I love the excitement and exhilaration of twitching a new bird, but obviously with temporal and financial constraints it is just not feasible to do this as much as I would like. Having said that, I get a massive amount of satisfaction from finding 'good' birds on my local patches. This is especially so during 'spring' and 'autumn' migration times as you never know what will turn up. I readily admit that my record of finding rare and scarce birds is rather poor but aside from that, finding 'year ticks' is the bread and butter of much of my birding.  Recently and contrary to a very late highland spring, a trickle of migrants have been pushing through and aside from the regular willow warblers, sand martins and wheatears I have enjoyed a flurry of white wagtails (alba), a single osprey and a handful of whimbrel- birding at its' very rewarding best!

osprey- pretty uncommon in the extreme NW

Monday, 6 May 2013

out for a duck (2)

After the Strontian fiasco it was inevitable that I still felt the need to go on a major and hopefully successful twitch! The only bird of real interest and that remained do-able in terms of distance, was the Harlequin duck at Balranald on North Uist. After looking at the ferry and b n b  options I decided to go for it the following day. After a 3.5 hour drive I arrived in Uig on the isle of Skye at 07:15 and settled down to wait for the ferry. A couple of hours later I enjoyed the first manx shearwaters of the year and a bonus great skua. I arrived on a very windy but dry North Uist and after swiftly checking in to the b n b I started out across the machair towards the coast. On reaching the coast I was surprised not to see any other birders and realised I would have to settle down and search for the bird in a westerly force 6/7 and rough seas. Unfortunately the tide was also way out leaving a mass of exposed rocks behind which any number of sea ducks could hide- things did not look good!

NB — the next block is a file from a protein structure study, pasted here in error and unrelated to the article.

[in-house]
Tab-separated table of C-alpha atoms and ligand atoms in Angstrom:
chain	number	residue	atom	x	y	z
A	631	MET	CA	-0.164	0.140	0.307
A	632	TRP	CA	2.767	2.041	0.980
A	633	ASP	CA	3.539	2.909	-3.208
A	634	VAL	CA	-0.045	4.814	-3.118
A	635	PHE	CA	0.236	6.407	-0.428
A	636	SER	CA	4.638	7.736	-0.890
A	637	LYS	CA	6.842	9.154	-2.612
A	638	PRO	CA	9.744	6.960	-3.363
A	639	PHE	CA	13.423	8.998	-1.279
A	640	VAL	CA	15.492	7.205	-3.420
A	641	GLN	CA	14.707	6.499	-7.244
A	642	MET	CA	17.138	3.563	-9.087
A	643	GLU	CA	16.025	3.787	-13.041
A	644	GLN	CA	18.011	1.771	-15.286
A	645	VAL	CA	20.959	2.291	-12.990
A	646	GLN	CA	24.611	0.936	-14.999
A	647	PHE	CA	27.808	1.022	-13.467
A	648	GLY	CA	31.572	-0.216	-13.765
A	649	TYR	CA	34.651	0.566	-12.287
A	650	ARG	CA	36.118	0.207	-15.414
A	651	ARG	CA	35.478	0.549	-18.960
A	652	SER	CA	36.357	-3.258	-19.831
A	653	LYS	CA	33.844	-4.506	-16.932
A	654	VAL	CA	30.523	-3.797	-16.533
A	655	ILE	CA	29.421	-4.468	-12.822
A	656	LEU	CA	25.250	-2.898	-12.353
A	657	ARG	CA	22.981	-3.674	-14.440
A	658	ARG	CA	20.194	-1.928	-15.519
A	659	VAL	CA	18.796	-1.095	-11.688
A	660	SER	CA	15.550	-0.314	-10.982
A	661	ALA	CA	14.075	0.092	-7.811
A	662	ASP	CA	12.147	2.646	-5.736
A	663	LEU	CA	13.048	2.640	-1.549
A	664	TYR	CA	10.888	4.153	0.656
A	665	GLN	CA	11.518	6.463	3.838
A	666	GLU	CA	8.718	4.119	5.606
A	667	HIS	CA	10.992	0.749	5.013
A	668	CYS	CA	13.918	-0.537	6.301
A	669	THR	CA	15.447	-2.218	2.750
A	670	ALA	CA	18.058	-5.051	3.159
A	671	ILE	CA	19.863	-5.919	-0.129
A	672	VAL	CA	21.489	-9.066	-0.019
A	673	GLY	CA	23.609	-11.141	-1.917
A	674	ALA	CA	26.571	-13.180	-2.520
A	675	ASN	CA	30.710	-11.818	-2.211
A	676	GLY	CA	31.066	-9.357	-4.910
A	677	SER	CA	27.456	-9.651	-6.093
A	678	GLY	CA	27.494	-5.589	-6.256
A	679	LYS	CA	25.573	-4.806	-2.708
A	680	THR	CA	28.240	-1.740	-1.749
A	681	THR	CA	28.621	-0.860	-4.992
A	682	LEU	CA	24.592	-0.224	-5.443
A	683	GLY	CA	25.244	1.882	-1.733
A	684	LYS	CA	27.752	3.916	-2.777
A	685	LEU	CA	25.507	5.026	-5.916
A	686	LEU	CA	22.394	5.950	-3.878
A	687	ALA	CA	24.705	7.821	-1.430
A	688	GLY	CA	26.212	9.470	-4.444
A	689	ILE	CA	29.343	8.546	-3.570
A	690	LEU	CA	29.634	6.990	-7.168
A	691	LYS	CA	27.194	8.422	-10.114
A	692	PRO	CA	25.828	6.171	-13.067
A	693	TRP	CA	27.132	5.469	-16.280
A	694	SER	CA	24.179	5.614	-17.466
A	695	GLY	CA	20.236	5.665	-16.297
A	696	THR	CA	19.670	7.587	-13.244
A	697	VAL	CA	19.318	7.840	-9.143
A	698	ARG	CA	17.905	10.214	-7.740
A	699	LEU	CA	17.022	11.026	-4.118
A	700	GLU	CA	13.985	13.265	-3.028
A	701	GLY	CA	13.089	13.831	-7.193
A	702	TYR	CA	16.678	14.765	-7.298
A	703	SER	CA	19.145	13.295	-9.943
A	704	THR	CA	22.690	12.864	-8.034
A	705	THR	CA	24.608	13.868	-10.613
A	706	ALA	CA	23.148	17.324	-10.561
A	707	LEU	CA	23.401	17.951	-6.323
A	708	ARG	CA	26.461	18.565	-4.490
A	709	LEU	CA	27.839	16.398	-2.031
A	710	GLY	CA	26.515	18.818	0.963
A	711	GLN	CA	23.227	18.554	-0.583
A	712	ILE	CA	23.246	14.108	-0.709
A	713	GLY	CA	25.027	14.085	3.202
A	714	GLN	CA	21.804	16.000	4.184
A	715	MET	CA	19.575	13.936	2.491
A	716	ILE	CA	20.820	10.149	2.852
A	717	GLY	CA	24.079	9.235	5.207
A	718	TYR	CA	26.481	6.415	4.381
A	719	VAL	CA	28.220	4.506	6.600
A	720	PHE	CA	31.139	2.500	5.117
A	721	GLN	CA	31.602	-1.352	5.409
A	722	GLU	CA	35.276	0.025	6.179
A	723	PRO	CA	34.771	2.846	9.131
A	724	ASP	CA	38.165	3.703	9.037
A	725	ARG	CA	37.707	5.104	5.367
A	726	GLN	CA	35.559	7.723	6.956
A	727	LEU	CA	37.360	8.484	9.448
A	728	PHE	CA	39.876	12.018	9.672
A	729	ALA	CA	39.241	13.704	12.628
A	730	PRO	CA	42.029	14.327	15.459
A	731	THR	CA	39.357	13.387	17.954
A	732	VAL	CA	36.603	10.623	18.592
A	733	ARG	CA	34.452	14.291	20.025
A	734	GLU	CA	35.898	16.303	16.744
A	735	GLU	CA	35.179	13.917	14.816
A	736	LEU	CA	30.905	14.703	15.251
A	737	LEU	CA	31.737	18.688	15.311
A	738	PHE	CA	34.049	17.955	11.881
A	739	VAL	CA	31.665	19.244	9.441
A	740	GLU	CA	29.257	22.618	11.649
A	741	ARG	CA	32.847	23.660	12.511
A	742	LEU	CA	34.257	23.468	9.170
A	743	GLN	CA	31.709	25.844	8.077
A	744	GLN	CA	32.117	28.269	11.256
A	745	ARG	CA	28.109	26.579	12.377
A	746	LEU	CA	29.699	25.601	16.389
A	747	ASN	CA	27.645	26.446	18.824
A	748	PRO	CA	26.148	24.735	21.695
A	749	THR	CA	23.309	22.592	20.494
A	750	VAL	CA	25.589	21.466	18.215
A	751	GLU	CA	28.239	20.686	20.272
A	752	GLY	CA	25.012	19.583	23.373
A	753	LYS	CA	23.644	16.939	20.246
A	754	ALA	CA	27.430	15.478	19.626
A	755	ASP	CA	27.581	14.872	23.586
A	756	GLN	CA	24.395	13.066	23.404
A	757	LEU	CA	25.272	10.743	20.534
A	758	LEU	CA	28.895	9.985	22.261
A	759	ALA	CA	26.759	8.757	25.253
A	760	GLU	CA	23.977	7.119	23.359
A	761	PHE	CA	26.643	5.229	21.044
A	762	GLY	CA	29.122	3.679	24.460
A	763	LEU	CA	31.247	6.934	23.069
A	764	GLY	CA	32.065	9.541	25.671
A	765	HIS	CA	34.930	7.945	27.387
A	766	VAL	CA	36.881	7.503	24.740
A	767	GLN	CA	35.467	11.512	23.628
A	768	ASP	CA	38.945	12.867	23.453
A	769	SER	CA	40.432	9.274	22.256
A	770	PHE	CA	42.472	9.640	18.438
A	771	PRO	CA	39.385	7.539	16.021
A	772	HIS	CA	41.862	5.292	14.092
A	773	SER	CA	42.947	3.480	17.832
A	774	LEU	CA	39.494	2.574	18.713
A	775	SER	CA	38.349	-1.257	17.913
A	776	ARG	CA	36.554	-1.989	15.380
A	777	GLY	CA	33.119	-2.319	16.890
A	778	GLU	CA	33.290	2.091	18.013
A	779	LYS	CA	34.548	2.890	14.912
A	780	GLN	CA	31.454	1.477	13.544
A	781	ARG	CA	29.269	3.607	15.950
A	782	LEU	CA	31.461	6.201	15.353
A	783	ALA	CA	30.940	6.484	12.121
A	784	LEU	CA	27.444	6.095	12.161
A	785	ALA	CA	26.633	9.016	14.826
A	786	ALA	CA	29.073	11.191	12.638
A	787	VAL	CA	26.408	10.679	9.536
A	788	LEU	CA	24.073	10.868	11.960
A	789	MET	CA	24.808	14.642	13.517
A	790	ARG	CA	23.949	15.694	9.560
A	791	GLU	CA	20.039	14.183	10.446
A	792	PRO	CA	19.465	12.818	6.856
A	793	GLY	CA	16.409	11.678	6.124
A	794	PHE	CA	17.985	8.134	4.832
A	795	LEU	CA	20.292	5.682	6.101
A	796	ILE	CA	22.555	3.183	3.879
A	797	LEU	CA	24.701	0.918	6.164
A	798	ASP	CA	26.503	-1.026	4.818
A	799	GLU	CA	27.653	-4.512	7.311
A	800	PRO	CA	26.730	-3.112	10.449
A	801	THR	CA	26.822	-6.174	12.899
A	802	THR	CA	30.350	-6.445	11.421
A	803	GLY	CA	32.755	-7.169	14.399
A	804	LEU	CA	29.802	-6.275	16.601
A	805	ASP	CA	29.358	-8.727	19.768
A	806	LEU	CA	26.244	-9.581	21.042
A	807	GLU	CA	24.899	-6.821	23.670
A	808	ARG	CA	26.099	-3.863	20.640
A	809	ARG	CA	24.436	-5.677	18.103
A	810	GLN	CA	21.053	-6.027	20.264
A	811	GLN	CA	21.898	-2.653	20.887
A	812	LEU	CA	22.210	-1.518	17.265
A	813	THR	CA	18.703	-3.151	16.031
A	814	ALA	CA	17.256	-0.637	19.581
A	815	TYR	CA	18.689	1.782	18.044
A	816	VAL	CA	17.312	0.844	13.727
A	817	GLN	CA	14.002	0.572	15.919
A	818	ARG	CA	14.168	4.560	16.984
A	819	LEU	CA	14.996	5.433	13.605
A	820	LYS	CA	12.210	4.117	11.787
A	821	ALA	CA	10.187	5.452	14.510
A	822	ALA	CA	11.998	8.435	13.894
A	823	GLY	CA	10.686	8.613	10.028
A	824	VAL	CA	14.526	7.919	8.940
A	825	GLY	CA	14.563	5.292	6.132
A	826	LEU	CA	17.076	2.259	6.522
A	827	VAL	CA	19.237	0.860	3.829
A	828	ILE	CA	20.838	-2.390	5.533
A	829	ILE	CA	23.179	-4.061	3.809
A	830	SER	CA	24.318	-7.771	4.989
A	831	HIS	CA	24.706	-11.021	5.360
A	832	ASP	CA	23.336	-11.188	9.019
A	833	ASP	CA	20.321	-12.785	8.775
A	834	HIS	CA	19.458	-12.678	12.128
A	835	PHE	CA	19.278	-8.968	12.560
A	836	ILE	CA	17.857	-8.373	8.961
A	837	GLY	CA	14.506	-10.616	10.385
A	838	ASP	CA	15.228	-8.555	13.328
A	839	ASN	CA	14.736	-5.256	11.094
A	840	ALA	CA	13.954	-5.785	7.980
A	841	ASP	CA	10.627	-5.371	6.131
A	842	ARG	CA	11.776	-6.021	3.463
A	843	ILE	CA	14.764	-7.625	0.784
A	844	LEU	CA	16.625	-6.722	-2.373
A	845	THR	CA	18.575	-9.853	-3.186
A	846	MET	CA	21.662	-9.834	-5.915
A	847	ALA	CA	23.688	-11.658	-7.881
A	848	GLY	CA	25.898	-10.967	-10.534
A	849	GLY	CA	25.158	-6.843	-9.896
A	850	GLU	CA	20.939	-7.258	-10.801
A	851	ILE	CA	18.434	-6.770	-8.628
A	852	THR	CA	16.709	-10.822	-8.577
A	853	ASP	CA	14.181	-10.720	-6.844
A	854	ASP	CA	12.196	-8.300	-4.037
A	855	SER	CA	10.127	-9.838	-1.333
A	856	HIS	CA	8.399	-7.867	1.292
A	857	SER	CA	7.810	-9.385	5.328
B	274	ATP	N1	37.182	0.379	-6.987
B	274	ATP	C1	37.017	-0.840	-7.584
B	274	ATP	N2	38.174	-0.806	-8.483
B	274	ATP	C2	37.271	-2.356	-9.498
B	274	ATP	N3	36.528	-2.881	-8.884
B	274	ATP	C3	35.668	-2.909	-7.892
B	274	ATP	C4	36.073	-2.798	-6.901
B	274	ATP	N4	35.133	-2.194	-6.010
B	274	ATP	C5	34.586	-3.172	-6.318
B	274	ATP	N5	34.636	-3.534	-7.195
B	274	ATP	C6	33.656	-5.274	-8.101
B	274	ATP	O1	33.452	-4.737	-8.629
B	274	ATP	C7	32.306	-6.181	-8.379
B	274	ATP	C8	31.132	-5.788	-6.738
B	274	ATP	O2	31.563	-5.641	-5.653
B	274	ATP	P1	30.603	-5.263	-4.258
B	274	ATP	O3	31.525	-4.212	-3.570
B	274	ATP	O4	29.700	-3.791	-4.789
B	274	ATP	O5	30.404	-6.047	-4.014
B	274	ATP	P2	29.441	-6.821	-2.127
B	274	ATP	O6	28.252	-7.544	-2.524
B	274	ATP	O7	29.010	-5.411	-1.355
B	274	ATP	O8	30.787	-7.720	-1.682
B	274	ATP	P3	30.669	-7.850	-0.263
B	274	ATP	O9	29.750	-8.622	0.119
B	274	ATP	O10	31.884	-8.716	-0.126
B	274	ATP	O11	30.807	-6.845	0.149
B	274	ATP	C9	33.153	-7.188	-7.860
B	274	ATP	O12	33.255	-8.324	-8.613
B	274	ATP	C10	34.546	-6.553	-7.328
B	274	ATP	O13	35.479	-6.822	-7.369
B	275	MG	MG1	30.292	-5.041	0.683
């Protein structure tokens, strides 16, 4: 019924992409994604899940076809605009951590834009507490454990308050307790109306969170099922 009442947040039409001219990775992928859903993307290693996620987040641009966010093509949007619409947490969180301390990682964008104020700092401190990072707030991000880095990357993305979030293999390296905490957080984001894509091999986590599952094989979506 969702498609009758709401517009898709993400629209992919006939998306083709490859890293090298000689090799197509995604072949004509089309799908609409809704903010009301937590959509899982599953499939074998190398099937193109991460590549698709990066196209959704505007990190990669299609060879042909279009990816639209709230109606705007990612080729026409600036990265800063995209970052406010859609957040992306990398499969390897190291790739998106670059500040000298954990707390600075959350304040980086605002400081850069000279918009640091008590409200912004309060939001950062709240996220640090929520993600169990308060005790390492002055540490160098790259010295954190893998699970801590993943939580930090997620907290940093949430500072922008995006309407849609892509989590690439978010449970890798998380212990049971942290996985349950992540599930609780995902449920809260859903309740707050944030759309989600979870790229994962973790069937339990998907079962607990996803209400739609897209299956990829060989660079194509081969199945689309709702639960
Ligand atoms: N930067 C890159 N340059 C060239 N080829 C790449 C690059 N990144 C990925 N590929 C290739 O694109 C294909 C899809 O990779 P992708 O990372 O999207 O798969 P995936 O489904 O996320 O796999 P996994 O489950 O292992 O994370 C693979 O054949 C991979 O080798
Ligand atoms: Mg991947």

coast just west of Balranald
Anyway, I won't go into all the details but needless to say that I finally got onto the bird after a very stressful 4.5 hour search- the umpteenth distant black speck on the sea finally proving to be the bird!

difficult finding a sea duck in that!!
distant record shot as they say!!!!
After watching the duck for 30 minutes or so I eventually lost it in the surf but my visit was certainly worth it as the bird was seen the next day and has not been reported since! I also enjoyed some other good birds including ring-necked duck, corn bunting and hen harrier.

corn bunting

whooper swan

Saturday, 4 May 2013

Out for a duck (1)

After my long sea stint I couldn't wait to get out on a twitch and see some decent birds and hopefully push along my British life list. Naturally, being based in a remote part of Scotland this entails considerable travel and so my options for 'twitchable' birds were very limited. I did a 320 mile 'day run' to Strontian in an attempt to locate the black duck that has been hanging around for months/years. Naturally I arrived on site a couple of weeks too late with the bird probably re-located to a nice quiet breeding area. If you are going to dip you may as well do it in style so I consoled myself with a few year ticks- grey wagtail, cuckoo and willow warbler and enjoyed the scenery! 

Corran ferry

Corran light

Fort William below the Ben Nevis range